The Europeans are warning Israel against the destruction of the Bedouin village of Khan al-Ahmar, where, as of 2018, there are 173 Bedouin residents, including 92 children, living in tents and huts. Khan al-Ahmar is located between the Israeli settlements of Ma’ale Adumim and Kfar Adumim. In May 2018, Israel’s High Court of Justice determined that its residents could be evicted, as per a 2010 Coordinator of Government Activities in the Territories demolition order.

Three senior European diplomats on Thursday told Channel 10 News that the ambassadors of the five largest countries of the European Union—Germany, France, Britain, Italy and Spain—had met with the deputy national security adviser at the Prime Minister’s Office, Oded Yosef, to warn him that the demolition of Khan al-Ahmar would lead to a stern response from many European countries.

According to the diplomats, the ambassadors asked that Israel reconsider the demolition of the village and stressed that they were very concerned that the demolition was in preparation for building a new settlement in Area C, which would prevent territorial contiguity in a future Palestinian state.

Israel rejected the appeal and announced that the demolition would continue as planned.

Yosef said at the meeting that the Supreme Court had approved the demolition of the village and noted that in its current location it constituted a safety hazard.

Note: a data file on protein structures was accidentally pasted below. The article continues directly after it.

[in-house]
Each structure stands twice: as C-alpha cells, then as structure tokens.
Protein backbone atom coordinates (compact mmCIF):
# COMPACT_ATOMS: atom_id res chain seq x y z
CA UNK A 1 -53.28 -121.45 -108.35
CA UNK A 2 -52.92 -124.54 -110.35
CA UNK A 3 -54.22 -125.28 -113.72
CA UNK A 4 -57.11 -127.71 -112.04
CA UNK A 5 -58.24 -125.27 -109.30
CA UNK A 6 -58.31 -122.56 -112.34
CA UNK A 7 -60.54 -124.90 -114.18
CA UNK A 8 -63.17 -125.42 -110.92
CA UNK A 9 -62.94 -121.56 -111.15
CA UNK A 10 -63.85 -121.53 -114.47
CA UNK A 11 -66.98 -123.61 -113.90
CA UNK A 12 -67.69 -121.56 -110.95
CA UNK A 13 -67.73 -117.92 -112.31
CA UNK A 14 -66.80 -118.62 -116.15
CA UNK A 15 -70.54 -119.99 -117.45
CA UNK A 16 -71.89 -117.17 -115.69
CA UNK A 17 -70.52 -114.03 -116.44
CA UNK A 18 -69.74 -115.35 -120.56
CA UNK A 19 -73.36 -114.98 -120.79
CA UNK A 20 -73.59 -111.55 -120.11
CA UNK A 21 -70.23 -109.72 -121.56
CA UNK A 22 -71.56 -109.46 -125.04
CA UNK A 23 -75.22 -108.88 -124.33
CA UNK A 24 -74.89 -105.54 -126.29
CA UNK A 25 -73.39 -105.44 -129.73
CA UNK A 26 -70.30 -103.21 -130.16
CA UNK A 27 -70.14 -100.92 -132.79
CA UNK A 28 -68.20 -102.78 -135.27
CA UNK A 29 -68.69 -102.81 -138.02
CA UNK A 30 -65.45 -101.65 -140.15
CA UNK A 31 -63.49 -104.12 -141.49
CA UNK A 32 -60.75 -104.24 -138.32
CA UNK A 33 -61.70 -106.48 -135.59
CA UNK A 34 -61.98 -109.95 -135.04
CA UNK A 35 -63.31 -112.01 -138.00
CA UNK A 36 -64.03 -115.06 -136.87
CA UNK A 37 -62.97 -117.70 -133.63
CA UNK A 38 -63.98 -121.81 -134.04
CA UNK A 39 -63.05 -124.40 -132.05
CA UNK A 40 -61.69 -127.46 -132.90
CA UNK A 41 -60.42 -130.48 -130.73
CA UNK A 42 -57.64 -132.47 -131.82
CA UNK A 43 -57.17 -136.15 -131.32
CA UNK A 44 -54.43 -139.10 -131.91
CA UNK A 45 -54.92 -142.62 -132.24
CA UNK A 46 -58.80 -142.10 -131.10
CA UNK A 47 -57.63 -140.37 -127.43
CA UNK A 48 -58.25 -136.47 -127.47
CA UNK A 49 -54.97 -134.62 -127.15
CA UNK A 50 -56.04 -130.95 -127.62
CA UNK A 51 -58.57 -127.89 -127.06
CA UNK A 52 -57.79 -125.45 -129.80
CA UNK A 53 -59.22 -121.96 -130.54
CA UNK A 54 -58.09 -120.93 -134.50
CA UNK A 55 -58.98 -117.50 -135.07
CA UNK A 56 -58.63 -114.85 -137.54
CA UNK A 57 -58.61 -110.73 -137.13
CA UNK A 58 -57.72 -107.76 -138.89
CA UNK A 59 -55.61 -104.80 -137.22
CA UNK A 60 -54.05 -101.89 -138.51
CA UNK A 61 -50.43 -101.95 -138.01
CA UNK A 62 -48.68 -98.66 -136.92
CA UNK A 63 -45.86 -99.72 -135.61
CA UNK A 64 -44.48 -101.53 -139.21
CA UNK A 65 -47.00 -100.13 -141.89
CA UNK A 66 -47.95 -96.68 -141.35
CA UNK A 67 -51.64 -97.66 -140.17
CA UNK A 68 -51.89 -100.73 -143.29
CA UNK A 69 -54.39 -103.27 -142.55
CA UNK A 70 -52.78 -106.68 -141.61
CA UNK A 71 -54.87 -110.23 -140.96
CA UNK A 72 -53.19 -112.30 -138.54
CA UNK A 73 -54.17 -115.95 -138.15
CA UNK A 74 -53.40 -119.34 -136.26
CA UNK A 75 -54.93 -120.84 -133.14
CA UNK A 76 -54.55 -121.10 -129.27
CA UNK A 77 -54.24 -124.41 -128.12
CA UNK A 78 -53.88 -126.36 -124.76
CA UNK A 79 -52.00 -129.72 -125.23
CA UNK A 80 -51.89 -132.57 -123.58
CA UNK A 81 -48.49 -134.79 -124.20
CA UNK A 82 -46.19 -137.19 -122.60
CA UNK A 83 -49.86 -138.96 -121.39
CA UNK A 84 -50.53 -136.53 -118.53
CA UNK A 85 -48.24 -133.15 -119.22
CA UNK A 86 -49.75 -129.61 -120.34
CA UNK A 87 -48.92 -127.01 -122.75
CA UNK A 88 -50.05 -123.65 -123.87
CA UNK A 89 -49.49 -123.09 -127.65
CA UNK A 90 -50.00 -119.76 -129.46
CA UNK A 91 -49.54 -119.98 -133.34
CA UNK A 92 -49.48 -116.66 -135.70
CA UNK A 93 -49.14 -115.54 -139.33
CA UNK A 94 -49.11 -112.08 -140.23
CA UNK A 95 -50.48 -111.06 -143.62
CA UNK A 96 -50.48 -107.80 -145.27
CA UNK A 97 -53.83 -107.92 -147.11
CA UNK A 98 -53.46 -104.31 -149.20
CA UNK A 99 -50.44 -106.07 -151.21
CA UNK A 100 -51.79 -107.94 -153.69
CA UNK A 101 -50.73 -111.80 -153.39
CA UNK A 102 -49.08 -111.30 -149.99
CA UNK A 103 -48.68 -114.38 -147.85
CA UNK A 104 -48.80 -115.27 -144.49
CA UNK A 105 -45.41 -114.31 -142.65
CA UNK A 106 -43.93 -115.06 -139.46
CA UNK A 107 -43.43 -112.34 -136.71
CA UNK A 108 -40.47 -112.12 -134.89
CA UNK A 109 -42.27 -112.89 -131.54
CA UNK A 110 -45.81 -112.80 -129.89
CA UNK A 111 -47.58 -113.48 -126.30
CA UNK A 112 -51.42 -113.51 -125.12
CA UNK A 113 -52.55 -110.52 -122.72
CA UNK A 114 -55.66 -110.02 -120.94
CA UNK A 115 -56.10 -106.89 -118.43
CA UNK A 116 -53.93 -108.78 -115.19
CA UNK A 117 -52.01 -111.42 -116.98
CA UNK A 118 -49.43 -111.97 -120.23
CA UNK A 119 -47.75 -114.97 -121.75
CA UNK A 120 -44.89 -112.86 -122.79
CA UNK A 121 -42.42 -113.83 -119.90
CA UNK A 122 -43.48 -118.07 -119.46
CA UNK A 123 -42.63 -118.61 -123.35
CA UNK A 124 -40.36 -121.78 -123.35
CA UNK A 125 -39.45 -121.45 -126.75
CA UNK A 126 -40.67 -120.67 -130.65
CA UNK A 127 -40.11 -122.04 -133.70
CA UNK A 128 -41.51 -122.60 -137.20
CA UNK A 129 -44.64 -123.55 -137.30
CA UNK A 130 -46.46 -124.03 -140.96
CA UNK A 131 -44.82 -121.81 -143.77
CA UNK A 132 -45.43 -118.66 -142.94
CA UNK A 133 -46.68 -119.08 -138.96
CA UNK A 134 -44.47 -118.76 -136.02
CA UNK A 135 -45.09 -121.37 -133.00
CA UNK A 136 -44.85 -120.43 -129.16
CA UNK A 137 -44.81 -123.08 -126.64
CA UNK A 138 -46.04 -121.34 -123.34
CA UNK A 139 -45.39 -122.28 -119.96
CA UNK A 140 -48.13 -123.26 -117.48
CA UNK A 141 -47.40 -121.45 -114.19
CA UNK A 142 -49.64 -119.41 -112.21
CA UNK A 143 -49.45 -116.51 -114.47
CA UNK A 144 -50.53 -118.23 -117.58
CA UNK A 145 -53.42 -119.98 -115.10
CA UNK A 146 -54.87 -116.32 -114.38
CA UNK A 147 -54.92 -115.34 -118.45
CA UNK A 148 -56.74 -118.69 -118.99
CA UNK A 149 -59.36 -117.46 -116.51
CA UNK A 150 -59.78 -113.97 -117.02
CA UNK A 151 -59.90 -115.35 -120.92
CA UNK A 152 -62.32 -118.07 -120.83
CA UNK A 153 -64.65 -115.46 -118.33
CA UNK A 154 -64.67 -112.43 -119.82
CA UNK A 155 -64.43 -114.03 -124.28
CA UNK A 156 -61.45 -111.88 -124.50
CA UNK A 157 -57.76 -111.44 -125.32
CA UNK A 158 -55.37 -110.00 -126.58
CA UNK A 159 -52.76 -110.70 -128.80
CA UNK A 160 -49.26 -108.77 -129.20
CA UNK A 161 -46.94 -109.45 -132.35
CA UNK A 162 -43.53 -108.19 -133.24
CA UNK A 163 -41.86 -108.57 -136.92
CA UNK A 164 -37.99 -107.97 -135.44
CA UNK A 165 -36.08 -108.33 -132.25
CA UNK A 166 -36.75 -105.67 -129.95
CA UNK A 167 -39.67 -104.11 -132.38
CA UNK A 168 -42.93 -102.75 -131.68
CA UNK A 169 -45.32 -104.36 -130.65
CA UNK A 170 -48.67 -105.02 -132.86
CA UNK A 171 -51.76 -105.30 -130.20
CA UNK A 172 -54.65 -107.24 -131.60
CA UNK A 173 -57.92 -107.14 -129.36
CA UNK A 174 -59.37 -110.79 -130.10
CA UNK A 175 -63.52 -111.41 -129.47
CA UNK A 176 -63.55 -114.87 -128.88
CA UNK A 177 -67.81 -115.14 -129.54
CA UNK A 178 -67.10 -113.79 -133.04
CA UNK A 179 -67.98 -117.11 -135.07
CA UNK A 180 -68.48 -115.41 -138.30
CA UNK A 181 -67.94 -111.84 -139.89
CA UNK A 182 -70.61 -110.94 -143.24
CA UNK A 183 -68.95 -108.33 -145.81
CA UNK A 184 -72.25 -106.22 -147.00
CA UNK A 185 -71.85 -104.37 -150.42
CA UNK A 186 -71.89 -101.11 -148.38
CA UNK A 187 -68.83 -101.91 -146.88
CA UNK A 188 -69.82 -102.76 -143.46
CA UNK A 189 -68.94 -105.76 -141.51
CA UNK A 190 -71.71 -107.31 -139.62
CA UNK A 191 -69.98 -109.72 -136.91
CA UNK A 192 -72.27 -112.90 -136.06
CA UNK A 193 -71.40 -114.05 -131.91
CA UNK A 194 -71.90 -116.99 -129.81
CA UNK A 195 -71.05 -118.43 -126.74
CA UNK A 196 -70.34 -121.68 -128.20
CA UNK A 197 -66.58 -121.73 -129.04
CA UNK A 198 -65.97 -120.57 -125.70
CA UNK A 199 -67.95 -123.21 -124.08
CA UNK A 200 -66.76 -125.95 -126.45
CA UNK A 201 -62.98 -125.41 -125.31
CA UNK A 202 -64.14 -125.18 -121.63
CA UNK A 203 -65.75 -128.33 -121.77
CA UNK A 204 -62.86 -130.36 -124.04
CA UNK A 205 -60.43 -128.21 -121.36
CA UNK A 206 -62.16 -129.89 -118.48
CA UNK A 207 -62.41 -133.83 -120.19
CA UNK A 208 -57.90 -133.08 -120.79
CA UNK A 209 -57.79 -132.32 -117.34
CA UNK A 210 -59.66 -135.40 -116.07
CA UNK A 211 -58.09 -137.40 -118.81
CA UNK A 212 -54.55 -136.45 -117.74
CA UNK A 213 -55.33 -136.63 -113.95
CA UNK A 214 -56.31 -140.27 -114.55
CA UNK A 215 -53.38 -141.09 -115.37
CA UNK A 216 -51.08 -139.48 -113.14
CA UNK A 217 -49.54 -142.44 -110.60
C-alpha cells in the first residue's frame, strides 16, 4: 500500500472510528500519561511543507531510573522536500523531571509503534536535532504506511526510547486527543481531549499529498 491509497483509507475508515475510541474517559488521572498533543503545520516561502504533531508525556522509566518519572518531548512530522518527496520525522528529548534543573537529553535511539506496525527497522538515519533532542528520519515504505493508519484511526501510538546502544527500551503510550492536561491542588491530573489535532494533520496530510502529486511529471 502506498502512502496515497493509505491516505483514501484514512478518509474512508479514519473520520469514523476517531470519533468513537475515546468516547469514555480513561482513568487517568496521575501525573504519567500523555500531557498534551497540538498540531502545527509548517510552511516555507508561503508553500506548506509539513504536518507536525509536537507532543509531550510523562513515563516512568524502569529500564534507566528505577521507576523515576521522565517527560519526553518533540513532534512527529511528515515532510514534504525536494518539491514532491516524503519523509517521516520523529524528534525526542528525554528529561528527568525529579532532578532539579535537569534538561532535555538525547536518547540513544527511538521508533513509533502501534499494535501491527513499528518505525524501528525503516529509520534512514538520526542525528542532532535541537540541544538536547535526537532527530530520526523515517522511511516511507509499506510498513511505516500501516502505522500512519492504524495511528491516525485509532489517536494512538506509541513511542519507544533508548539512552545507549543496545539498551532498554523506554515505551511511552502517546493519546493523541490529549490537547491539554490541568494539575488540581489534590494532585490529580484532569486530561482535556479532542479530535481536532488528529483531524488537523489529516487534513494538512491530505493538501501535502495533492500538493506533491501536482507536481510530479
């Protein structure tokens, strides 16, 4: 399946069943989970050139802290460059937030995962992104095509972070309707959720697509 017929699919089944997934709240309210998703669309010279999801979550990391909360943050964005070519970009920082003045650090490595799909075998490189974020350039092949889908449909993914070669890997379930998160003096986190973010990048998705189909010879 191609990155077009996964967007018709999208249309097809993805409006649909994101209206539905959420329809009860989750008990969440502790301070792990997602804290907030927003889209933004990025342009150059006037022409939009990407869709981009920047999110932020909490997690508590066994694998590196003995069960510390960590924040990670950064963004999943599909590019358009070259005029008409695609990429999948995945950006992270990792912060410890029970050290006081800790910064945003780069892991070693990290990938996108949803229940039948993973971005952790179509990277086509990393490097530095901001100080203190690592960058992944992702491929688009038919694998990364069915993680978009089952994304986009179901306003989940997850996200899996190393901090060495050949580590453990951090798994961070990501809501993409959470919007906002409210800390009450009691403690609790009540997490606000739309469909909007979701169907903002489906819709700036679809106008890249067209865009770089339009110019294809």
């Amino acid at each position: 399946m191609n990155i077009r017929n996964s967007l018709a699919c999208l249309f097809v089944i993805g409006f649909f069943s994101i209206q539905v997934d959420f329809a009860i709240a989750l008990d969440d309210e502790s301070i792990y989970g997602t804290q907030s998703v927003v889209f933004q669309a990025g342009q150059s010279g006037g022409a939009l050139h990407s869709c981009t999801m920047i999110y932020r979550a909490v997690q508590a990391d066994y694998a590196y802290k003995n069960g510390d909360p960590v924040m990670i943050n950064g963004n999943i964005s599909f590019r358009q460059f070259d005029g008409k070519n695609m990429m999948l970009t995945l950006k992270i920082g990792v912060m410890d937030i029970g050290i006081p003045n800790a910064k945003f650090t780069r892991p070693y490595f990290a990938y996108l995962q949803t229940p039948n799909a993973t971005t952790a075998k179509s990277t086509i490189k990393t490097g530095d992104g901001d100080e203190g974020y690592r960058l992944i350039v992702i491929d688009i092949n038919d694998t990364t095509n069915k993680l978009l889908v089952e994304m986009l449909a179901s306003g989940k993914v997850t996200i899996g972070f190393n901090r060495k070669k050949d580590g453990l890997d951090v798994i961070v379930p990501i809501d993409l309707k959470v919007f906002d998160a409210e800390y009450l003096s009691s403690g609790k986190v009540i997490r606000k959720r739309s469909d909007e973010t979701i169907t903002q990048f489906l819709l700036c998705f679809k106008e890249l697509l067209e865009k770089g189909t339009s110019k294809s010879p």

He added that the residents had been offered a number of alternatives and that Israel would continue to prepare for the demolition of the village as planned.

Israel has prepared a permanent neighborhood for the residents of Khan al-Ahmar, where each evicted family will receive a developed plot for free.

The Regavim movement issued a statement saying, “The hypocritical European countries have led and financed the illegal construction in order to help the Palestinian Authority take control of the Ma’aleh Adumim area, and with great insolence are exerting unacceptable pressure with the help of radical left-wing organizations, while further exploiting the High Court of Justice in an attempt to delay the enforcement of the law and the implementation of the ruling.”

Ma’ale Adumim at the center of E1 / Courtesy Google Maps

The crux of the struggle is nothing short of the viable future of a Palestinian State. It comes down to who would control Area E1, which stretches along the narrowest part of Judea and Samaria. Should E1, which is part of Area C, according to the Oslo Accords, meaning it is under complete Israeli control, be filled with illegal Arab construction and be kept alive with European pressure, then an eventual Palestinian State could count on a contiguous, north-to-south territory.

But should the city of Ma’ale Adumim, 4.3 miles east of Jerusalem, population 40,000, be permitted to link with eastern Jerusalem, then the dream of a Palestinian State would effectively die, as communication between its southern and northern part would involve crossing a protected, sprawling Israeli urban barrier.

Or, as Regavim put it this week, “Khan al-Ahmar has become a litmus test for the State of Israel, which must stand firm against the pressure campaign and complete the outpost’s relocation.”